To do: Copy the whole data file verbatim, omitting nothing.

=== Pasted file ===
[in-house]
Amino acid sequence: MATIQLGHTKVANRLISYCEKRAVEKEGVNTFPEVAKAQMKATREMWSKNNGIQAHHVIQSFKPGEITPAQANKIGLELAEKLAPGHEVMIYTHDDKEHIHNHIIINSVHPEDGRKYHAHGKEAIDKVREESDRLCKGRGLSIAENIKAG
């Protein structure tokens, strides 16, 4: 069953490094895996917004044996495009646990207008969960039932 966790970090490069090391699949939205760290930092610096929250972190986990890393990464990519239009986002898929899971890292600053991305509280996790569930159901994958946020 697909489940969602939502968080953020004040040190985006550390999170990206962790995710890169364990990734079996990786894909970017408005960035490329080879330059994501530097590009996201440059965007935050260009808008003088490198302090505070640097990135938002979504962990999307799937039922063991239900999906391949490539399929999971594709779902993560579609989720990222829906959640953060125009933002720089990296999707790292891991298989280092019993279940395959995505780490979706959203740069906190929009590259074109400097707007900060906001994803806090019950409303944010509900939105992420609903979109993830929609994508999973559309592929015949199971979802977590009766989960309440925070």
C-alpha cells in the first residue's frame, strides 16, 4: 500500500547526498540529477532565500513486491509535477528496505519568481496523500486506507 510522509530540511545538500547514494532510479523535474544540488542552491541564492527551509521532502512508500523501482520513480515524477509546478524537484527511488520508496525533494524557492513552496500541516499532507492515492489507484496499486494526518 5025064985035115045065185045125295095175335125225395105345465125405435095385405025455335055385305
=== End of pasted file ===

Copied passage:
[in-house]
Amino acid sequence: MATIQLGHTKVANRLISYCEKRAVEKEGVNTFPEVAKAQMKATREMWSKNNGIQAHHVIQSFKPGEITPAQANKIGLELAEKLAPGHEVMIYTHDDKEHIHNHIIINSVHPEDGRKYHAHGKEAIDKVREESDRLCKGRGLSIAENIKAG
């Protein structure tokens, strides 16, 4: 069953490094895996917004044996495009646990207008969960039932 966790970090490069090391699949939205760290930092610096929250972190986990890393990464990519239009986002898929899971890292600053991305509280996790569930159901994958946020 697909489940969602939502968080953020004040040190985006550390999170990206962790995710890169364990990734079996990786894909970017408005960035490329080879330059994501530097590009996201440059965007935050260009808008003088490198302090505070640097990135938002979504962990999307799937039922063991239900999906391949490539399929999971594709779902993560579609989720990222829906959640953060125009933002720089990296999707790292891991298989280092019993279940395959995505780490979706959203740069906190929009590259074109400097707007900060906001994803806090019950409303944010509900939105992420609903979109993830929609994508999973559309592929015949199971979802977590009766989960309440925070």
C-alpha cells in the first residue's frame, strides 16, 4: 500500500547526498540529477532565500513486491509535477528496505519568481496523500486506507 510522509530540511545538500547514494532510479523535474544540488542552491541564492527551509521532502512508500523501482520513480515524477509546478524537484527511488520508496525533494524557492513552496500541516499532507492515492489507484496499486494526518 5025064985035115045065185045125295095175335125225395105345465125405435095385405025455335055385305